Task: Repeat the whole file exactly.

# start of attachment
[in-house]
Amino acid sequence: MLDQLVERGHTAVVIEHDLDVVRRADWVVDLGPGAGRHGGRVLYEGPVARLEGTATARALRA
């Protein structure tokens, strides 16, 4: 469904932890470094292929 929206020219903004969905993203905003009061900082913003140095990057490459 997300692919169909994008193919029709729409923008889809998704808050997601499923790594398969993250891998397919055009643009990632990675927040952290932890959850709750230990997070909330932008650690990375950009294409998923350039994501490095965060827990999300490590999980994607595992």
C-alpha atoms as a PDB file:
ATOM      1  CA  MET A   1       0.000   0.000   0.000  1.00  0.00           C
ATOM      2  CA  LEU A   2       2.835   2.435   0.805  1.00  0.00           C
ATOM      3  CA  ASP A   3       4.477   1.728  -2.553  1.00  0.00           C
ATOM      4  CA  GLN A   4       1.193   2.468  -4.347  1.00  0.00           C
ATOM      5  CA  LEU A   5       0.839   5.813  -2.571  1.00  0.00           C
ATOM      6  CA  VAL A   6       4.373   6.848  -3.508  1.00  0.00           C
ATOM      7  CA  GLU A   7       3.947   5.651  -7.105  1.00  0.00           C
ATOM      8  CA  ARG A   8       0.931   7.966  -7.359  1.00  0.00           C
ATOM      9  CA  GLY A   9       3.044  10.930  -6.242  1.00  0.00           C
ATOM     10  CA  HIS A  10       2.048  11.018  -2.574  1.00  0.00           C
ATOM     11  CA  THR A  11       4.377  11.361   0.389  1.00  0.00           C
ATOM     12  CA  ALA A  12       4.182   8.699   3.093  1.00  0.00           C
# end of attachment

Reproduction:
[in-house]
Amino acid sequence: MLDQLVERGHTAVVIEHDLDVVRRADWVVDLGPGAGRHGGRVLYEGPVARLEGTATARALRA
């Protein structure tokens, strides 16, 4: 469904932890470094292929 929206020219903004969905993203905003009061900082913003140095990057490459 997300692919169909994008193919029709729409923008889809998704808050997601499923790594398969993250891998397919055009643009990632990675927040952290932890959850709750230990997070909330932008650690990375950009294409998923350039994501490095965060827990999300490590999980994607595992």
C-alpha atoms as a PDB file:
ATOM      1  CA  MET A   1       0.000   0.000   0.000  1.00  0.00           C
ATOM      2  CA  LEU A   2       2.835   2.435   0.805  1.00  0.00           C
ATOM      3  CA  ASP A   3       4.477   1.728  -2.553  1.00  0.00           C
ATOM      4  CA  GLN A   4       1.193   2.468  -4.347  1.00  0.00           C
ATOM      5  CA  LEU A   5       0.839   5.813  -2.571  1.00  0.00           C
ATOM      6  CA  VAL A   6       4.373   6.848  -3.508  1.00  0.00           C
ATOM      7  CA  GLU A   7       3.947   5.651  -7.105  1.00  0.00           C
ATOM      8  CA  ARG A   8       0.931   7.966  -7.359  1.00  0.00           C
ATOM      9  CA  GLY A   9       3.044  10.930  -6.242  1.00  0.00           C
ATOM     10  CA  HIS A  10       2.048  11.018  -2.574  1.00  0.00           C
ATOM     11  CA  THR A  11       4.377  11.361   0.389  1.00  0.00           C
ATOM     12  CA  ALA A  12       4.182   8.699   3.093  1.00  0.00           C